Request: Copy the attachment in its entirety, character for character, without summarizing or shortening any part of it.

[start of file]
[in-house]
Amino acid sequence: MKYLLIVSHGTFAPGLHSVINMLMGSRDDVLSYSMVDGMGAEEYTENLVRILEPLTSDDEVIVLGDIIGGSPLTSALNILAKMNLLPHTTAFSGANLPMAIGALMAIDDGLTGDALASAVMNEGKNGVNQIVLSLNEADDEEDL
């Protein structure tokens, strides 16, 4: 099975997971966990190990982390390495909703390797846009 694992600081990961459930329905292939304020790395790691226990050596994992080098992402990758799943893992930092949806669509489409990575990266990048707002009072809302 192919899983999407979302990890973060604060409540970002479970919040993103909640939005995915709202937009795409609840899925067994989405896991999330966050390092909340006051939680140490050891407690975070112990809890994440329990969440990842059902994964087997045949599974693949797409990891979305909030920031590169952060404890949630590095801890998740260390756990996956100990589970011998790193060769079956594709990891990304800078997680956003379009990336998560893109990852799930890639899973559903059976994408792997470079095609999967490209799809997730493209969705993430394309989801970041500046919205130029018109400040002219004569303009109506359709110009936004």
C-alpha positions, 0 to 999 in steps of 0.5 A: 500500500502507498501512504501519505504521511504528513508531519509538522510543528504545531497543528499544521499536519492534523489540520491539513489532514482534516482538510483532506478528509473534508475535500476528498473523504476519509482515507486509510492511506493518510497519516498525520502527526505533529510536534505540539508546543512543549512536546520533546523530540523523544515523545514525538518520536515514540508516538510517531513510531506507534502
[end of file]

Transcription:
[in-house]
Amino acid sequence: MKYLLIVSHGTFAPGLHSVINMLMGSRDDVLSYSMVDGMGAEEYTENLVRILEPLTSDDEVIVLGDIIGGSPLTSALNILAKMNLLPHTTAFSGANLPMAIGALMAIDDGLTGDALASAVMNEGKNGVNQIVLSLNEADDEEDL
């Protein structure tokens, strides 16, 4: 099975997971966990190990982390390495909703390797846009 694992600081990961459930329905292939304020790395790691226990050596994992080098992402990758799943893992930092949806669509489409990575990266990048707002009072809302 192919899983999407979302990890973060604060409540970002479970919040993103909640939005995915709202937009795409609840899925067994989405896991999330966050390092909340006051939680140490050891407690975070112990809890994440329990969440990842059902994964087997045949599974693949797409990891979305909030920031590169952060404890949630590095801890998740260390756990996956100990589970011998790193060769079956594709990891990304800078997680956003379009990336998560893109990852799930890639899973559903059976994408792997470079095609999967490209799809997730493209969705993430394309989801970041500046919205130029018109400040002219004569303009109506359709110009936004």
C-alpha positions, 0 to 999 in steps of 0.5 A: 500500500502507498501512504501519505504521511504528513508531519509538522510543528504545531497543528499544521499536519492534523489540520491539513489532514482534516482538510483532506478528509473534508475535500476528498473523504476519509482515507486509510492511506493518510497519516498525520502527526505533529510536534505540539508546543512543549512536546520533546523530540523523544515523545514525538518520536515514540508516538510517531513510531506507534502